One persistent challenge that many advanced economies face concerns job quality. Over the past few decades many countries have attempted to spur job creation by allowing or promoting the growth of flexible, non-standard work arrangements. Countries ranging from Germany to Japan allowed employers to make greater use of temporary and part-time employment arrangements.
However, these developments come with a cost: the erosion of job quality. In Korea, legal changes following the Asian financial crisis led to a situation in which the percentage of non-regular workers grew from 17% to 29% of the workforce from 2001 to 2006. A number of countries responded by enacting a second set of reforms that attempted to limit the use of temporary workers and the growth of non-standard employment. In 2007, Korea implemented legislation that restricted the maximum length of fixed-term labour contracts and prohibited discrimination against non-regular workers in wages and various fringe benefits.
The typical social science approach to evaluating such employment protection legislation (EPL) has been to investigate what impact the changes have on total employment, as well as the relative number of permanent and temporary jobs. Such research is very valuable. At the same time, the results of this approach are necessarily based on averaging the responses of many different types of employers.
In our research, we take a somewhat different tack. We are interested in identifying which employers comply with the spirit of the legislation – that is, converting non-regular workers to permanent status and thus improving job quality – and which employers resist. We believe that identifying which characteristics are associated with compliance and resistance will enable more precise predictions of success and failure for given reforms, as well as improved policy designs for a given economic and institutional context.
We are also interested in adding to the literature on how a country’s institutional structure and industrial relations systems interact with employment reforms. Some scholars have argued that firms and industry sectors that bear greater economic risks regarding employee performance will seek to socialize these risks and will thus support EPL. Over the past few years researchers have also debated whether unions, when faced with calls to extend good working conditions to non-traditional workers (such as temporary employees), will act in an inclusive manner or will seek to protect insiders at the expense of less fortunate workers.
So what do we find? Using a difference-in-difference framework applied to the Korean Workplace Panel Survey, we attempt to uncover the causal impact of the 2007 legislation. As might be expected, more profitable business establishments were more likely to convert non-regular workers to regular status.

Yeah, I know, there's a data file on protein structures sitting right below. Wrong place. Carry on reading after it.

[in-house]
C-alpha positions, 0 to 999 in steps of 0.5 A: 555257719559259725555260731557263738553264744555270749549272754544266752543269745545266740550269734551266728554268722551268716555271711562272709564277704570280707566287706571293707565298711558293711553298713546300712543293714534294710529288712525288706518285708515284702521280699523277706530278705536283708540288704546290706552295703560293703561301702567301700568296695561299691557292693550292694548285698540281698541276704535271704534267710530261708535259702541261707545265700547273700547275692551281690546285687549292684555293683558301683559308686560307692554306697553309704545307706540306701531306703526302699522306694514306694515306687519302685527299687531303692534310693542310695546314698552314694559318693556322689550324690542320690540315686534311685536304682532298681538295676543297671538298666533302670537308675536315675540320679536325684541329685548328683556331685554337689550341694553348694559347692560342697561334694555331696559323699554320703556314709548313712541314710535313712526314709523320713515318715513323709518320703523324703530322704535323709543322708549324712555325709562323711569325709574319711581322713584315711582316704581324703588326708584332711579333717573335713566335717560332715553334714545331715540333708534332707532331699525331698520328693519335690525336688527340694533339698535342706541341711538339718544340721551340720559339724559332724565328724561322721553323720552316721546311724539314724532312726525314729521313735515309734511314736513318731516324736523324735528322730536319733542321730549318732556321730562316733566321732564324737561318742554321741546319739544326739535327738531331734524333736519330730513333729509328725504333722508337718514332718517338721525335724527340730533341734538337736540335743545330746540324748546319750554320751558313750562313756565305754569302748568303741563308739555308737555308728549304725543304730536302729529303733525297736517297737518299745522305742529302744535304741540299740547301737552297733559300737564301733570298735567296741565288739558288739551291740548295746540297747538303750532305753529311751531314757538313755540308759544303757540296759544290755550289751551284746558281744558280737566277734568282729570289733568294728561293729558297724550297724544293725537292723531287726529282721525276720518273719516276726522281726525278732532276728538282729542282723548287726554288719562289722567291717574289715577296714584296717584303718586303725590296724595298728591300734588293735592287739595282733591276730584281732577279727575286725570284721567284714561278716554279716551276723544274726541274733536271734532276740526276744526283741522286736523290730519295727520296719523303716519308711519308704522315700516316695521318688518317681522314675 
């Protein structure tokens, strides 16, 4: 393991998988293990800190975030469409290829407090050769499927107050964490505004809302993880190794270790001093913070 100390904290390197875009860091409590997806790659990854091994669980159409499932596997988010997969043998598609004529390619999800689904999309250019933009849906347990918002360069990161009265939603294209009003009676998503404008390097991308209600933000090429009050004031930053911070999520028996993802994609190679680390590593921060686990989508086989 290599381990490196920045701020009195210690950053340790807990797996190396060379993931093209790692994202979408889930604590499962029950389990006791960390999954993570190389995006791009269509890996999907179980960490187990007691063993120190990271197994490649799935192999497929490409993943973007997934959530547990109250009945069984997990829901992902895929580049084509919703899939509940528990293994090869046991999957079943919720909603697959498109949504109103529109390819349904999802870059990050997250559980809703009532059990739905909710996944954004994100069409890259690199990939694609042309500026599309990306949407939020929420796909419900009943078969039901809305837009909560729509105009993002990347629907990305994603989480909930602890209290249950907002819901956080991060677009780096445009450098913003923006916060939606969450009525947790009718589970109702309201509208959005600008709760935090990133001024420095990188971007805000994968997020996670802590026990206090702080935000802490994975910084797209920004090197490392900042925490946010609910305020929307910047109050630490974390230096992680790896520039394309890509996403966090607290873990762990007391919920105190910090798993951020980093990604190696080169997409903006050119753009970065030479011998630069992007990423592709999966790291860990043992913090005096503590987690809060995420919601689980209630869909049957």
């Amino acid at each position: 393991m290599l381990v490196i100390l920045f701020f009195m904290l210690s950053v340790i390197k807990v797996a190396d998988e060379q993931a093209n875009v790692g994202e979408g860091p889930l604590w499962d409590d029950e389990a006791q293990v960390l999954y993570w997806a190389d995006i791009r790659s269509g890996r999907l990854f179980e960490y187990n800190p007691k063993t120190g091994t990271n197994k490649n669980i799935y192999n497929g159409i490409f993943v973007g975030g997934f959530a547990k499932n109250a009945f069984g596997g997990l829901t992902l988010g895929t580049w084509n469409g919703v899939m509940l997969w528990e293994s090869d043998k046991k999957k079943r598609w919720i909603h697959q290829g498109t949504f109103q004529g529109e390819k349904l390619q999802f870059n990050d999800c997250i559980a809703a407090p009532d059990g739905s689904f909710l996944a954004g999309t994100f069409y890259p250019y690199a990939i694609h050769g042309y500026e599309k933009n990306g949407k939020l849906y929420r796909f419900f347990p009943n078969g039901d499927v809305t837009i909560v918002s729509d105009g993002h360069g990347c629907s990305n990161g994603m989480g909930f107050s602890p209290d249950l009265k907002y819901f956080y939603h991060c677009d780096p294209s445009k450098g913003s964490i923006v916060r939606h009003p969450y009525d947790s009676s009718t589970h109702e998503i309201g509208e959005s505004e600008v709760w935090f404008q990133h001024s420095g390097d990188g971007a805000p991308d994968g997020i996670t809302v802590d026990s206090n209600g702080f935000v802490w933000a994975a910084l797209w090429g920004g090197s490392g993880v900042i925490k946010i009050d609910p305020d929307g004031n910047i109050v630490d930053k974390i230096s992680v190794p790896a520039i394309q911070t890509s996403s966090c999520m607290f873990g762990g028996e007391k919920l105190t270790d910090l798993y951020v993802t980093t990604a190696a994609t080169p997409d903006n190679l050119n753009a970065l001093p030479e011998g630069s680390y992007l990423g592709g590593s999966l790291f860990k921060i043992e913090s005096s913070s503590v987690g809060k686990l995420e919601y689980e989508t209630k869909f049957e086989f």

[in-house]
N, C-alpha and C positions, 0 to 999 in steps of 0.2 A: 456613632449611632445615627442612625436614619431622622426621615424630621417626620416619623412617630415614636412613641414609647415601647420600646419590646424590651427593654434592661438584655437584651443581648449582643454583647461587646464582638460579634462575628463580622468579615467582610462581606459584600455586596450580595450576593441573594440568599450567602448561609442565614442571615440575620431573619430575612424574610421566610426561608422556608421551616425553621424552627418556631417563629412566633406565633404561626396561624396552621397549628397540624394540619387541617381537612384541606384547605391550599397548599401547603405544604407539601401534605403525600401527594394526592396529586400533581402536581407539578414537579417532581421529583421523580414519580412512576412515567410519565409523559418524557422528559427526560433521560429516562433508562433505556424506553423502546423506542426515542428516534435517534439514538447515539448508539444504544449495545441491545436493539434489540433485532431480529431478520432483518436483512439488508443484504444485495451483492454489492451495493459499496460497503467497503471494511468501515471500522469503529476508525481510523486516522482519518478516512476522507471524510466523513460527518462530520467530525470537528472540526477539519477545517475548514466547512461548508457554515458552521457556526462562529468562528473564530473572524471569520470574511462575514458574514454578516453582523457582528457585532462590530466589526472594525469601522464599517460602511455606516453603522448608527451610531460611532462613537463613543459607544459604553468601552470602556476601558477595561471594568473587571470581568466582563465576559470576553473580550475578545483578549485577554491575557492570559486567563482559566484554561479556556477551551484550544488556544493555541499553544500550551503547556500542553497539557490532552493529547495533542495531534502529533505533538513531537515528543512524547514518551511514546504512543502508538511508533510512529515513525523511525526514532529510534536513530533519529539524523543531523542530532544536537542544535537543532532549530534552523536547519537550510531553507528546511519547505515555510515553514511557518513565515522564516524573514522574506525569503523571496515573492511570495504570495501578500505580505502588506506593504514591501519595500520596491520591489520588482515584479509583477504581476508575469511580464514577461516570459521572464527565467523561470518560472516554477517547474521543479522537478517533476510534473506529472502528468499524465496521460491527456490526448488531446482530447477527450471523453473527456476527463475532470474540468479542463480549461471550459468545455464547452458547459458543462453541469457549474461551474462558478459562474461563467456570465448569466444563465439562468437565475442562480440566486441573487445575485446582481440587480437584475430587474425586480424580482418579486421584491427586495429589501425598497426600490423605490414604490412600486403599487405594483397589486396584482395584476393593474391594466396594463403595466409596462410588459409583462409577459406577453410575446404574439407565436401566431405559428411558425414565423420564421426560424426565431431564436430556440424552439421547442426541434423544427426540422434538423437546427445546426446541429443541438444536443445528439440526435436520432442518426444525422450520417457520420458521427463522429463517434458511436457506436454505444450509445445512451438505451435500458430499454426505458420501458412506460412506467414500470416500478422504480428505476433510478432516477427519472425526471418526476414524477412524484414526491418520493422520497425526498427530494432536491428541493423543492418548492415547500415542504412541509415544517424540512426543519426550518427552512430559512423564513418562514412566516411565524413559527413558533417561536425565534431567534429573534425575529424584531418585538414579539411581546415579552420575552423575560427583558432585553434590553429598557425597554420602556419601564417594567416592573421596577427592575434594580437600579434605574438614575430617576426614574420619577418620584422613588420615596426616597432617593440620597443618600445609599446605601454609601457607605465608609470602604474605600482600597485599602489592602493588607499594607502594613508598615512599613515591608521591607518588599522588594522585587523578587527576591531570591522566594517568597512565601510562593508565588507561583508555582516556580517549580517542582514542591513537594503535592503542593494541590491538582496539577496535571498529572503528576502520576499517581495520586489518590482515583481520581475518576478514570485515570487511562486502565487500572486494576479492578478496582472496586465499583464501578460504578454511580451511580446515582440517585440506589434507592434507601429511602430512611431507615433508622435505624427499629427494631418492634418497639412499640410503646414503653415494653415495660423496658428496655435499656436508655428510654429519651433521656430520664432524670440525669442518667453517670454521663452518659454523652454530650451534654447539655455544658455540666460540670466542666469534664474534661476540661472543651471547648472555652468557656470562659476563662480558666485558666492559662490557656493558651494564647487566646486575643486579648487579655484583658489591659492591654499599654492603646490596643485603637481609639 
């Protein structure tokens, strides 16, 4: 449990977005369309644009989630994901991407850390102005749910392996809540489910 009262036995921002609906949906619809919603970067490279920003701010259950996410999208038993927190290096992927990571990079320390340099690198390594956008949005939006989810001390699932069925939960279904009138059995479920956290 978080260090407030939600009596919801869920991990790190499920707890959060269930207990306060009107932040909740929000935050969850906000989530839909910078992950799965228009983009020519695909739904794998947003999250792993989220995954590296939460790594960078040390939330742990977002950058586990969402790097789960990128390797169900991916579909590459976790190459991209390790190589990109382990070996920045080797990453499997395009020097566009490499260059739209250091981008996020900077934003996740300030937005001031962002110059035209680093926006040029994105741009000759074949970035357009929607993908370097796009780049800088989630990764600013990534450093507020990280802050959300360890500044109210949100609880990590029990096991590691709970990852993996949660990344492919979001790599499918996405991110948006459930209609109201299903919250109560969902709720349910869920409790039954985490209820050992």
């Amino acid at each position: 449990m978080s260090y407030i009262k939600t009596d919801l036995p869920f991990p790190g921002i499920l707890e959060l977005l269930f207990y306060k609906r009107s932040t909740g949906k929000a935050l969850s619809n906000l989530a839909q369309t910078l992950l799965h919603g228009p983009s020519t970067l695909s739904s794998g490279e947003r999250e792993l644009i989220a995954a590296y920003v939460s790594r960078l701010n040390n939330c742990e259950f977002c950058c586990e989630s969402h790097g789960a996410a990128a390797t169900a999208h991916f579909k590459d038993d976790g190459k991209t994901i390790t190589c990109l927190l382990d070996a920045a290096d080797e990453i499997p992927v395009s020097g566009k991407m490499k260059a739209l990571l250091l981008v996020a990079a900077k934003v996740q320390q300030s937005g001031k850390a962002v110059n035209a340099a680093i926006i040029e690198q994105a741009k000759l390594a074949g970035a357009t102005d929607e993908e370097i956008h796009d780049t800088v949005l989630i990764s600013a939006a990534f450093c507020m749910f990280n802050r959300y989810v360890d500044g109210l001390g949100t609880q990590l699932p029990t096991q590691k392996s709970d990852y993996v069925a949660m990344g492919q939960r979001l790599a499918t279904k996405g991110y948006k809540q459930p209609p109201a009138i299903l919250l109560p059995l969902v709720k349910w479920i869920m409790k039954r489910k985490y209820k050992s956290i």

However, greater resources do not automatically imply compliance with EPL. Employers that paid above-average wages were less likely to convert. By contrast, establishments that shifted productivity risk onto employees – through the use of performance pay – were significantly more likely to convert. These results imply that compliance will be lower among both employers with the most desirable job quality and employers with tight financial margins. At least with regard to this labour-market phenomenon, we do not see greater willingness of risk-bearing employers to support social welfare reforms.
We also find several intriguing results relating to the institutional characteristics of the Korean economy. Despite the prominence of large “chaebol” conglomerates in Korea, we did not find that either establishment size or being part of a multi-site firm predicted differential compliance.
Unions, however, turned out to play a more interesting role. The main effect of being unionized was insignificant. However, this result hides underlying heterogeneous effects. Small unionized establishments with limited occupational diversity were significantly less likely to convert non-regular workers to permanent status, thus implying behaviour consistent with the protection of insiders.
In large employers with greater occupational diversity, unions were associated with the opposite effect. The degree to which unions embrace broader social goals affecting non-members would thus appear to vary with context. Diversity of membership and the resources associated with larger size may create the conditions under which unions exert pressure based on the social identity of workers broadly rather than the narrow self interest of incumbent employees.
Ultimately, resources, risk-shifting, job quality, and union structure all appear to be important factors influencing whether a given employer will comply with or resist labour-market reforms protecting non-regular workers. We hope these findings provide both useful evidence to policymakers as well as a springboard for more detailed research into the impact of labour-market policies.
About the authors
Hyejin Ko is Associate Research Fellow at the Korea Institute for Health and Social Affairs.
Andrew Weaver is Assistant Professor at the University of Illinois at Urbana-Champaign.